Date: 21 Mar 2014

The US healthcare workforce and the labor market effect on healthcare spending and health outcomes

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Abstract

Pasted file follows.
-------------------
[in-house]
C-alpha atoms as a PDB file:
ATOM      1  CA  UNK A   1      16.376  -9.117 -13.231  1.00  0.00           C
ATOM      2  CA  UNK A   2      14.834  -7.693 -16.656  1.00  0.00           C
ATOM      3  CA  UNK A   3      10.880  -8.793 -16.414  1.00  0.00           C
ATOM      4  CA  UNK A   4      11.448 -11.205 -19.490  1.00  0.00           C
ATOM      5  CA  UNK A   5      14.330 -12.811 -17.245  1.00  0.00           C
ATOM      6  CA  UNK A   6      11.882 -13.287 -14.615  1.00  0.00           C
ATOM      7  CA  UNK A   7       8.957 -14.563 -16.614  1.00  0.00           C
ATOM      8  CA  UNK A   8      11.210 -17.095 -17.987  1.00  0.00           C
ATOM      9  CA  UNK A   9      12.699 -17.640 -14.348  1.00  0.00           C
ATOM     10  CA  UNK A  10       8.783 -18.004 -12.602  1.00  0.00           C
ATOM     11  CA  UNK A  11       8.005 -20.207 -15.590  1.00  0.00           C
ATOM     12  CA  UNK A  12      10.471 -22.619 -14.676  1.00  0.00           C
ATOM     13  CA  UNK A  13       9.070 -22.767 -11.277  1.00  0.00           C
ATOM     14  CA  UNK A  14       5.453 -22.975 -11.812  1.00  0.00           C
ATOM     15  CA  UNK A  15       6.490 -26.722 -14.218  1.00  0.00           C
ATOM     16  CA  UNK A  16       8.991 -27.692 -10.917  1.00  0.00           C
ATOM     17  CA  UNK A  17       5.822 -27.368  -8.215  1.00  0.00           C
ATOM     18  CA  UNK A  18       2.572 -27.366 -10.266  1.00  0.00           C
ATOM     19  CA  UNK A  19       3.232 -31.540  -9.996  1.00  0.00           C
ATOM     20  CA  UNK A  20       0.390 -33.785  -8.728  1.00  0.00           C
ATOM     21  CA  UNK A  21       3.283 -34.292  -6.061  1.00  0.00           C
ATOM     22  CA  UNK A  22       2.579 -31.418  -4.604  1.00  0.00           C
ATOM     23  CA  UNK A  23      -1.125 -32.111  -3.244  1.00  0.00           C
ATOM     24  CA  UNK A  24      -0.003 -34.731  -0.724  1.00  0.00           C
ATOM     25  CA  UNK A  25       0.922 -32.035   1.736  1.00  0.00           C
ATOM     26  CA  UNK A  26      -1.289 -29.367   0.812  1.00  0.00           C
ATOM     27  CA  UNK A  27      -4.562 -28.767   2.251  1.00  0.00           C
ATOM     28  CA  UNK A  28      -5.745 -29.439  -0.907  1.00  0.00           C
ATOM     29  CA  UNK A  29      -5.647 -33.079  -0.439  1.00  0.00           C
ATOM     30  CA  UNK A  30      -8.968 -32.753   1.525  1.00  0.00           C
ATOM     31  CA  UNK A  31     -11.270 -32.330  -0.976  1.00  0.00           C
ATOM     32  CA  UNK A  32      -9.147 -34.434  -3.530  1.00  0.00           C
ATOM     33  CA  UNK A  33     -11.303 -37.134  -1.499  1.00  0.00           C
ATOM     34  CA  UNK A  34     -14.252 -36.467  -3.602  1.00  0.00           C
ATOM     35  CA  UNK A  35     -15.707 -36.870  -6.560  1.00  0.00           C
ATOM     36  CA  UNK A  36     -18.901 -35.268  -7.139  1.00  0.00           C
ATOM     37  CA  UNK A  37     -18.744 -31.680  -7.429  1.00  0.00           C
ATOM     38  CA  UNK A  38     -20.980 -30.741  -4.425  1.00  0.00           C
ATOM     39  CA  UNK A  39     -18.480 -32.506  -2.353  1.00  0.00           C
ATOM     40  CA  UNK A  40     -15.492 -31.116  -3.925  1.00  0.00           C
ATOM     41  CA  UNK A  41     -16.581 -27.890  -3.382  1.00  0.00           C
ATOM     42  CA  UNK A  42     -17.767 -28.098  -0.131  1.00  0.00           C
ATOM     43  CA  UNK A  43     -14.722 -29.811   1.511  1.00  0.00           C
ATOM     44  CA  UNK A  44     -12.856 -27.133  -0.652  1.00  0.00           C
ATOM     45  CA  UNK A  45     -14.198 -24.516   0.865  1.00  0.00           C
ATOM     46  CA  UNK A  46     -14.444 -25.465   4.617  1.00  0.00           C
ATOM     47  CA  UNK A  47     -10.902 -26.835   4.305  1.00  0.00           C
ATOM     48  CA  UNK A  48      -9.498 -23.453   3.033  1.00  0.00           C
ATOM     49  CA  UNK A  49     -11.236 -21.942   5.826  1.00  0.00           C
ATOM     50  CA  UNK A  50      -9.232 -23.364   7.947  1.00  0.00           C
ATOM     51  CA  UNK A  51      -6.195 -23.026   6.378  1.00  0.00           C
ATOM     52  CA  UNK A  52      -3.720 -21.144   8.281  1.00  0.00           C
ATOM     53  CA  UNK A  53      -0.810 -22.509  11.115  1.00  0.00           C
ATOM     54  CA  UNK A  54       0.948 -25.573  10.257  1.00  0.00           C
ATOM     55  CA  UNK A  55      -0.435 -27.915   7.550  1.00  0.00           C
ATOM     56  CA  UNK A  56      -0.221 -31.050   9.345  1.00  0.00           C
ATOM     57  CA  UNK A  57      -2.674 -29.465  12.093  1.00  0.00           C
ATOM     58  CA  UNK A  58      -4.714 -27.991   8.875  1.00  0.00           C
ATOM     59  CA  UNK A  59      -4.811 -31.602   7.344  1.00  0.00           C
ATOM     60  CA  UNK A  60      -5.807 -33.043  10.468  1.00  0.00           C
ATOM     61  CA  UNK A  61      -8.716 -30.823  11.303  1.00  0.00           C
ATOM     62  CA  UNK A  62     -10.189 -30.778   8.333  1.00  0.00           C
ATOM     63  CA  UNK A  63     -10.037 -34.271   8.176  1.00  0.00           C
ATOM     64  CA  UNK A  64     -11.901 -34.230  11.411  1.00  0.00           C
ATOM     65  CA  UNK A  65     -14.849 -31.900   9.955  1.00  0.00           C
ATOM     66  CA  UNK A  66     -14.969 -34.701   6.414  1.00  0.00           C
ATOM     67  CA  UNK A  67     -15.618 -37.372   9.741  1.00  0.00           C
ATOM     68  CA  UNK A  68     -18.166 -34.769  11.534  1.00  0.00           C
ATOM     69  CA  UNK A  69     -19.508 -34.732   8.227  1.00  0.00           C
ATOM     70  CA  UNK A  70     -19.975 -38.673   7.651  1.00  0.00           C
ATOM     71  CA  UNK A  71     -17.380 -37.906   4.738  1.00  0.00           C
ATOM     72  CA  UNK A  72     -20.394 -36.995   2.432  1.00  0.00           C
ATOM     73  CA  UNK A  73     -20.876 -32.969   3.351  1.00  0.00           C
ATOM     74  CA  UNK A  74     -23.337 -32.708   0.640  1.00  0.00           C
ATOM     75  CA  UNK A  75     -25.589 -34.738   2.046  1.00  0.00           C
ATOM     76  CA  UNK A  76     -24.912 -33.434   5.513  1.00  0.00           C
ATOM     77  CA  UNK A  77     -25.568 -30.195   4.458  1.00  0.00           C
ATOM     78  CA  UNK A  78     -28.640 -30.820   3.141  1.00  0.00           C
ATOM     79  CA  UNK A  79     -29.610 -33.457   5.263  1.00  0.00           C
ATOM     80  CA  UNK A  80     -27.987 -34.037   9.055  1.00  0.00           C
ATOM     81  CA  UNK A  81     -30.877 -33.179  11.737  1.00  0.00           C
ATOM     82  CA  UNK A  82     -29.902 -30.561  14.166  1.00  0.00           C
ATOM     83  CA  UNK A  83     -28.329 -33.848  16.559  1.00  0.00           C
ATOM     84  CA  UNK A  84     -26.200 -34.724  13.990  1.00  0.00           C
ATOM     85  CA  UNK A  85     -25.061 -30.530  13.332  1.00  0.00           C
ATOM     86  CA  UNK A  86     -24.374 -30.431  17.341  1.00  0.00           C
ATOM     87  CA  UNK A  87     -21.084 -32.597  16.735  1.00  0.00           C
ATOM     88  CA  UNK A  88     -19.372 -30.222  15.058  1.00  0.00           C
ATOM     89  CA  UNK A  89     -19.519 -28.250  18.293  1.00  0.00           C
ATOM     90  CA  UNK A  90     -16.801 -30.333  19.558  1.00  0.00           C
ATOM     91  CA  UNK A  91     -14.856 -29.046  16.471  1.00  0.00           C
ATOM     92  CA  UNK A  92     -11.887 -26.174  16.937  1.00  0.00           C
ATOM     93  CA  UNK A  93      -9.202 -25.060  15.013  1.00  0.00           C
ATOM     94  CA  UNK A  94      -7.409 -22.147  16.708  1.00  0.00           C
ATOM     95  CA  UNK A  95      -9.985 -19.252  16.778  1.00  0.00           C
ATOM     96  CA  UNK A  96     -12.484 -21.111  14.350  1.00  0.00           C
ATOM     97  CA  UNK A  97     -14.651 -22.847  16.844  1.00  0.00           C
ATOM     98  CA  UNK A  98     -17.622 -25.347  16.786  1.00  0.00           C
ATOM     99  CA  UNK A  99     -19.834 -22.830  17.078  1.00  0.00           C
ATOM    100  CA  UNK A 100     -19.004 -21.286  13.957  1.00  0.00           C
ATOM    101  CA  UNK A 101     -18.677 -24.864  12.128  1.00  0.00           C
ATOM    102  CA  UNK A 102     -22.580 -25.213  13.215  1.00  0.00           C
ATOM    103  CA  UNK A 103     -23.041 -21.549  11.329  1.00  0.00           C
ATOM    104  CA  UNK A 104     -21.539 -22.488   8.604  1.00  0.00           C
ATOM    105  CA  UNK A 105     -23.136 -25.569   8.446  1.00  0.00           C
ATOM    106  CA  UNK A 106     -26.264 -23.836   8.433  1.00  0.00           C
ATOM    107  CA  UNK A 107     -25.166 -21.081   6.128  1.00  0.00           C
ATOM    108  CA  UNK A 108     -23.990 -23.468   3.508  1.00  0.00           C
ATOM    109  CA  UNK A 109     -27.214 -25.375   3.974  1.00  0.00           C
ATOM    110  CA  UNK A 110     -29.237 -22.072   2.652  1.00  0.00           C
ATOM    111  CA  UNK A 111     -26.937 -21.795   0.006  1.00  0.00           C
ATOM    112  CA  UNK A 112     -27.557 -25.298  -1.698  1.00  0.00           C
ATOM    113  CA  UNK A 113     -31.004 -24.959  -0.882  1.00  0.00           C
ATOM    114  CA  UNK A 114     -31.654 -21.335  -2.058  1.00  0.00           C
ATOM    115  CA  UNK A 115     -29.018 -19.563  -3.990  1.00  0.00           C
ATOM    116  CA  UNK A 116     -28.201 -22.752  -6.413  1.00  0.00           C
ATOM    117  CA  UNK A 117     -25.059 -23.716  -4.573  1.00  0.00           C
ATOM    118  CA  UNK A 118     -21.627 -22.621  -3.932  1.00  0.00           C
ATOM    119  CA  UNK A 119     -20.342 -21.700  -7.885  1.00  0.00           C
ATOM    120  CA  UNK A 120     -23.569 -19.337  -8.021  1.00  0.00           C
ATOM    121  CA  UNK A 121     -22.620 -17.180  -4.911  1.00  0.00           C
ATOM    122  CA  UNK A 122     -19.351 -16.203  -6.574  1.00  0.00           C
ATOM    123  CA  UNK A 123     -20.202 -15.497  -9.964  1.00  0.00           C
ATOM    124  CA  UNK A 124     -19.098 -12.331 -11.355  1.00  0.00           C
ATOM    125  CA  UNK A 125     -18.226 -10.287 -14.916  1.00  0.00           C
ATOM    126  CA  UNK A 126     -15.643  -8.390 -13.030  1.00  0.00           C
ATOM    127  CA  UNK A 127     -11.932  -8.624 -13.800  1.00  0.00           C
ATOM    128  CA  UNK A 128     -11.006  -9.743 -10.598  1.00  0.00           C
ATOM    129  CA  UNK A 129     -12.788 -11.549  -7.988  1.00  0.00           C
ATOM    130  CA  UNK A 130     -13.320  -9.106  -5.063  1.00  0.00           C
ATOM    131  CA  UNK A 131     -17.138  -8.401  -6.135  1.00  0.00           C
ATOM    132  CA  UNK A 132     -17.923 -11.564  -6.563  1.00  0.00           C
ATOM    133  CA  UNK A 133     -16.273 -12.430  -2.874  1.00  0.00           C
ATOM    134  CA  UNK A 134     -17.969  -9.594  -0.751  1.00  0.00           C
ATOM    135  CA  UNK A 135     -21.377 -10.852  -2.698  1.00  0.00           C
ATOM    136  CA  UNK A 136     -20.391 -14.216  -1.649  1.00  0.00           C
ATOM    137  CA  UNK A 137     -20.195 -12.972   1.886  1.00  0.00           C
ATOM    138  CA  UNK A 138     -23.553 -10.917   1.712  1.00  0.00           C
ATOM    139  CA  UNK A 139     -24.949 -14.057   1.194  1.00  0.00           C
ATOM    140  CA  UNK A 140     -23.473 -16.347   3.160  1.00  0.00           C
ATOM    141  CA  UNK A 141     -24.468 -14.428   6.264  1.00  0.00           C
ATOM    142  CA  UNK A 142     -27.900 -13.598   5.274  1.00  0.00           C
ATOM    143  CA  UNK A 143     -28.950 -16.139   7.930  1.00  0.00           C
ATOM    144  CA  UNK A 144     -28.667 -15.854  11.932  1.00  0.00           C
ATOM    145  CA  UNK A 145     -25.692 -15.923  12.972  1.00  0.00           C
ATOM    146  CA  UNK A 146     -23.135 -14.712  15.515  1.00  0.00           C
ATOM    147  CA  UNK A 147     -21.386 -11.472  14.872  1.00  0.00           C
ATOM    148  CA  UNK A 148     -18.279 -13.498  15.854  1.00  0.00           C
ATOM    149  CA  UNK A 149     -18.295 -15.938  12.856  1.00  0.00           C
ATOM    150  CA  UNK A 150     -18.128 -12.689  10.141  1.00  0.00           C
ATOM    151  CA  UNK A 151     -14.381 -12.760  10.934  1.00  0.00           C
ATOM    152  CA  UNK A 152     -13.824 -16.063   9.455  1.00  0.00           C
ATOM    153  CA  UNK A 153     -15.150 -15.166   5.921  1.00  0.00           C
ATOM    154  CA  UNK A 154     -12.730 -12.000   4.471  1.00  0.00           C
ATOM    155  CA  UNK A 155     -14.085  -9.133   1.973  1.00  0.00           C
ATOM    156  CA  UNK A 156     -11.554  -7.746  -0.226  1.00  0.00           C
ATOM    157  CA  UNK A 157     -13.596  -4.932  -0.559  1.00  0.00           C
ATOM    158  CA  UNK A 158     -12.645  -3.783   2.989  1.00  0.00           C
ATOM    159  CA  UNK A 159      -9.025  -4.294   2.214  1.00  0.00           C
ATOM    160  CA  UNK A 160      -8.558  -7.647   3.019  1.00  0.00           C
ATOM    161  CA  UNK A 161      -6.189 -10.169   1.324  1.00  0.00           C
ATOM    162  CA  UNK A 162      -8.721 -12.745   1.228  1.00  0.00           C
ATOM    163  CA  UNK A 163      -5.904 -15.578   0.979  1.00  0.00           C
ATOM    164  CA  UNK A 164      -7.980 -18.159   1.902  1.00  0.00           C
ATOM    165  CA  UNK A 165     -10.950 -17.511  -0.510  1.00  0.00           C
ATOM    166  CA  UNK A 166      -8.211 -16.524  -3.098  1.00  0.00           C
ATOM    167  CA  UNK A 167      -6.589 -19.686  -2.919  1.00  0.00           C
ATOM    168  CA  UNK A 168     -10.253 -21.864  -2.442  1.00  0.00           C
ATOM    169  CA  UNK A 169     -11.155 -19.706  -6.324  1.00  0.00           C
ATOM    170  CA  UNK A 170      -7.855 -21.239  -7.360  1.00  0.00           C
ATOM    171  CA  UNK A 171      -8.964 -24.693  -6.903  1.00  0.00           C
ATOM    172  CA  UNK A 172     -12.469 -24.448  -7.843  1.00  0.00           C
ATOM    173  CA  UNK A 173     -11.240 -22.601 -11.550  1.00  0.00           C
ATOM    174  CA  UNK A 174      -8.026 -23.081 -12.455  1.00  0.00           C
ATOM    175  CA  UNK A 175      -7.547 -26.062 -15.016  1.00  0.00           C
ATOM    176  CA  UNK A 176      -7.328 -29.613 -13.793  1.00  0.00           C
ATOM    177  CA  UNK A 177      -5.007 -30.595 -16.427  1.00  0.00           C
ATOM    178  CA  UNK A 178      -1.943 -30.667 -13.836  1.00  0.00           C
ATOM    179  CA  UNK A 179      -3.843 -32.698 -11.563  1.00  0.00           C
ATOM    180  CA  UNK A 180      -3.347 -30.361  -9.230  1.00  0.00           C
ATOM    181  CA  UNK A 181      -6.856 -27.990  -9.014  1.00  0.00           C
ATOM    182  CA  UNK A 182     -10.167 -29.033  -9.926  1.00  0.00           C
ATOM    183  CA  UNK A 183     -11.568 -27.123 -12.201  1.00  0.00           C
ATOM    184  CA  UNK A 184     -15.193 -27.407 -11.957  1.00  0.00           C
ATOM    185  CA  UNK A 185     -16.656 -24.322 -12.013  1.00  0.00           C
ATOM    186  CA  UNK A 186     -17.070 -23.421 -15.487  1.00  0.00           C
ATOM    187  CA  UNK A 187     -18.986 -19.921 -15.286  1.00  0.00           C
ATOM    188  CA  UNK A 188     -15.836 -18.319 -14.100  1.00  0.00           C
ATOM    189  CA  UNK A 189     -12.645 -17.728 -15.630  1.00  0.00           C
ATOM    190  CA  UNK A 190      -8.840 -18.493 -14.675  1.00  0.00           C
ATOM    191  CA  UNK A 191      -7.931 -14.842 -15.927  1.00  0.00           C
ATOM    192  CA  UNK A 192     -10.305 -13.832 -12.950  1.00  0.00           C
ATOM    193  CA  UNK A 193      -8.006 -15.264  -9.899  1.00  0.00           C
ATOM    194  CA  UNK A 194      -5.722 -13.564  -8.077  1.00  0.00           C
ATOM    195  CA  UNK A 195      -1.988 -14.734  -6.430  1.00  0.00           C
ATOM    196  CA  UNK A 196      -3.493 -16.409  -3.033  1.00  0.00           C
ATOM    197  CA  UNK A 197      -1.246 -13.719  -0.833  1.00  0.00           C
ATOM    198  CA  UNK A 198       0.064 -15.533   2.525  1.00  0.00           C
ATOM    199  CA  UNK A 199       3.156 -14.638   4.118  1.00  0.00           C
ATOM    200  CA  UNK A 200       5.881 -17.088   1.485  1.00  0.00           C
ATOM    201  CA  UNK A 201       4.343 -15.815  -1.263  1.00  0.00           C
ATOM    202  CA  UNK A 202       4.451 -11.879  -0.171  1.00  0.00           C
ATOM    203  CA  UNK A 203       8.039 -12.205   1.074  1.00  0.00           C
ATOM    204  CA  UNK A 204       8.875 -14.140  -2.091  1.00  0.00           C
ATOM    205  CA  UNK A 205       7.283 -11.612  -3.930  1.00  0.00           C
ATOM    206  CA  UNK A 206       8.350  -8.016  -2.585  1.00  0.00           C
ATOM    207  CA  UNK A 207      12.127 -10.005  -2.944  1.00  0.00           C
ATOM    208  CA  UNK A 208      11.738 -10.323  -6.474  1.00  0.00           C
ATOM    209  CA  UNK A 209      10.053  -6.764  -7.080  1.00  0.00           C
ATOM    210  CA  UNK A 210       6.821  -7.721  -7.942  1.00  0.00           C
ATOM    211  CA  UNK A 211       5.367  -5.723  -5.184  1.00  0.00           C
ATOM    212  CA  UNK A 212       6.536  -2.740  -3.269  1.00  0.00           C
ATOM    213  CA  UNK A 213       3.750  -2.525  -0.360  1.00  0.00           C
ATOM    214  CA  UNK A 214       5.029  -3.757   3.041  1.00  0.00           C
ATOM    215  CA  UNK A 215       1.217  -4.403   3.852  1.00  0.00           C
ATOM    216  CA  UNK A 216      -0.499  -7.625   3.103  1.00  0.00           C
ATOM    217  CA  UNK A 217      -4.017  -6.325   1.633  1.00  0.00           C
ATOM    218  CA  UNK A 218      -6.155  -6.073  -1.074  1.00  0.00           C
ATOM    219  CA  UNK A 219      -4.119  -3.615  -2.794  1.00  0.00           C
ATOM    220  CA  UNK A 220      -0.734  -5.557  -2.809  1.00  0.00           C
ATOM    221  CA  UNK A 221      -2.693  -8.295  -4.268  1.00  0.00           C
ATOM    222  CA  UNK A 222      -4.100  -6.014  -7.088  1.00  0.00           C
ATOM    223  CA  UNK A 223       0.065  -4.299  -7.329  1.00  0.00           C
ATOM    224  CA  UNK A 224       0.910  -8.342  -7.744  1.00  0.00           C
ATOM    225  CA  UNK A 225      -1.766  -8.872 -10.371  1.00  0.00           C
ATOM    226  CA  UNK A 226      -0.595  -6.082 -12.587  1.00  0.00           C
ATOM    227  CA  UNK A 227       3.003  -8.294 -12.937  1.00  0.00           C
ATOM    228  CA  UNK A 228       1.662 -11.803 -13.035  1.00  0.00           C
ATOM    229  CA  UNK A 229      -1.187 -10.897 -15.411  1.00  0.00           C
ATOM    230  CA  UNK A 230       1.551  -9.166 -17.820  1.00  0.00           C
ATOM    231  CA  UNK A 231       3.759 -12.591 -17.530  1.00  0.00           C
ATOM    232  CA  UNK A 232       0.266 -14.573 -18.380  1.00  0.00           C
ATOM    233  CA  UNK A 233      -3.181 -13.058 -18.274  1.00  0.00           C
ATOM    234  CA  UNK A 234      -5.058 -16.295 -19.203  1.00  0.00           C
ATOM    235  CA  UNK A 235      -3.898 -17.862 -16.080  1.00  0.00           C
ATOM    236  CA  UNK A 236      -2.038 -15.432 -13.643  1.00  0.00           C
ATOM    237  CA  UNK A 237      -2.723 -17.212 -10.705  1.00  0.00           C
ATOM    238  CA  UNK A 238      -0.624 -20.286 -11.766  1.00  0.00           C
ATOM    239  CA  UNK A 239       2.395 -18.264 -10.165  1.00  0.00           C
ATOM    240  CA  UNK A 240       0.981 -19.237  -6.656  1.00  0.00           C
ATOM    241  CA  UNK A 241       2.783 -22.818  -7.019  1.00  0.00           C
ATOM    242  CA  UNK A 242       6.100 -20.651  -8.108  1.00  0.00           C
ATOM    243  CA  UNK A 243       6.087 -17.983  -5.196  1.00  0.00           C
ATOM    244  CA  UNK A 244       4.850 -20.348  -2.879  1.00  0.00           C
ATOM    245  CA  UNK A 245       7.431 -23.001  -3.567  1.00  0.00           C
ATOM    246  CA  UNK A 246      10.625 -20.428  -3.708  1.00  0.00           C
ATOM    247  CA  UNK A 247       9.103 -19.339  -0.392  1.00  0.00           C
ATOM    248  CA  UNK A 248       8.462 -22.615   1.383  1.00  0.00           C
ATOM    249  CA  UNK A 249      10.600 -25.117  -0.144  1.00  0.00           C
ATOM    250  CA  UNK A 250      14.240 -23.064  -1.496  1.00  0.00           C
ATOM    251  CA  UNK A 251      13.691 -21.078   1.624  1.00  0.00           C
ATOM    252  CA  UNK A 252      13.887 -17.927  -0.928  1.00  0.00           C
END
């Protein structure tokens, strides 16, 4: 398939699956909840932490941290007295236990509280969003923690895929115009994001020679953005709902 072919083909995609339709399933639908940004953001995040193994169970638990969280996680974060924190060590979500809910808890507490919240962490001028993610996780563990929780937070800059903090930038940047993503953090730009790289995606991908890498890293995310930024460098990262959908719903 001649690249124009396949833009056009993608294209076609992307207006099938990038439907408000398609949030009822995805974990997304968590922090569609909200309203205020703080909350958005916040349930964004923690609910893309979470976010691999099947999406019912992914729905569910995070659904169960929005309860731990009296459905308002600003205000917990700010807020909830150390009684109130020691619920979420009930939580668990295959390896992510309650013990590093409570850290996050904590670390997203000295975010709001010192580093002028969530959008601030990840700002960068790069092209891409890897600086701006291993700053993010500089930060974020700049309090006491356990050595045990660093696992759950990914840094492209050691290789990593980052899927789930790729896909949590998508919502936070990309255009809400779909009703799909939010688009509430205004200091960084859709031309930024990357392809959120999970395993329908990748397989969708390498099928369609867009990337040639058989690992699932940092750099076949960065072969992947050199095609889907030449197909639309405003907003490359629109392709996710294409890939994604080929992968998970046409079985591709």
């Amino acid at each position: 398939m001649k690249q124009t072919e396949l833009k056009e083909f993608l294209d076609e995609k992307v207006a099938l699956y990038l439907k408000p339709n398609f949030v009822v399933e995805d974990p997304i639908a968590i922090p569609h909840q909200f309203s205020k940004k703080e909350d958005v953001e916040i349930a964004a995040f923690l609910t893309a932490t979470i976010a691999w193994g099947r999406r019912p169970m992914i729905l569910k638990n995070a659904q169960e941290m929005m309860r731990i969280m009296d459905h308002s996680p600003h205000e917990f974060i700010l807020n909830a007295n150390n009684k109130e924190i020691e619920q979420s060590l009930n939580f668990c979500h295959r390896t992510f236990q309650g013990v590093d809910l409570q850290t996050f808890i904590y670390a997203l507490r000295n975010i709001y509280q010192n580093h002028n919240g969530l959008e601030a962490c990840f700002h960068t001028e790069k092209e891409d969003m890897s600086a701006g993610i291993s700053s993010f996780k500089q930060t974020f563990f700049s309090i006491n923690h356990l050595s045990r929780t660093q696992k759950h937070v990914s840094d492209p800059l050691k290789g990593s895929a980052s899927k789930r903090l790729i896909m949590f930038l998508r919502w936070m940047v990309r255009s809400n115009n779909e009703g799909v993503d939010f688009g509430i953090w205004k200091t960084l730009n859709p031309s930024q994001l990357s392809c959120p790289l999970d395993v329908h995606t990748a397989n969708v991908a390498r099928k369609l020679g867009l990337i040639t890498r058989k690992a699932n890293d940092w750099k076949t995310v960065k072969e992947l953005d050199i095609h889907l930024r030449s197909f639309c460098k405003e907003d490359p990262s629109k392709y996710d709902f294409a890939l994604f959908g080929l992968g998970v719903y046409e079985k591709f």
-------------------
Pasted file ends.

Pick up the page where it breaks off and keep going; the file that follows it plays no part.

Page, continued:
The healthcare sector was one of the few sectors of the US economy that created new positions in spite of the recent economic downturn. Economic contractions are associated with worsening morbidity and mortality, declining private health insurance coverage, and budgetary pressure on public health programs. This study examines the causes of healthcare employment growth and workforce composition in the US and evaluates the labor market’s impact on healthcare spending and health outcomes. Data are collected for 50 states and the District of Columbia from 1999–2009. Labor market and healthcare workforce data are obtained from the Bureau of Labor Statistics. Mortality and health status data are collected from the Centers for Disease Control and Prevention’s Vital Statistics program and Behavioral Risk Factor Surveillance System. Healthcare spending data are derived from the Centers for Medicare and Medicaid Services. Dynamic panel data regression models, with instrumental variables, are used to examine the effect of the labor market on healthcare spending, morbidity, and mortality. Regression analysis is also performed to model the effects of healthcare spending on the healthcare workforce composition. All statistical tests are based on a two-sided \(\alpha \) significance of \(p\,<\) .05. Analyses are performed with STATA and SAS. The labor force participation rate shows a more robust effect on healthcare spending, morbidity, and mortality than the unemployment rate. Study results also show that declining labor force participation negatively impacts overall health status ( \(p\,<\) .01), and mortality for males ( \(p\,<\) .05) and females ( \(p\,<\) .001), aged 16–64. Further, the Medicaid and Medicare spending share increases as labor force participation declines ( \(p\,<\) .001); whereas, the private healthcare spending share decreases ( \(p\,<\) .001). Public and private healthcare spending also has a differing effect on healthcare occupational employment per 100,000 people. Private healthcare spending positively impacts primary care physician employment ( \(p\,<\) .001); whereas, Medicare spending drives up employment of physician assistants, registered nurses, and personal care attendants ( \(p\,<\) .001). Medicaid and Medicare spending has a negative effect on surgeon employment ( \(p\,<\) .05); the effect of private healthcare spending is positive but not statistically significant. Labor force participation, as opposed to unemployment, is a better proxy for measuring the effect of the economic environment on healthcare spending and health outcomes. Further, during economic contractions, Medicaid and Medicare’s share of overall healthcare spending increases with meaningful effects on the configuration of state healthcare workforces and subsequently, provision of care for populations at-risk for worsening morbidity and mortality.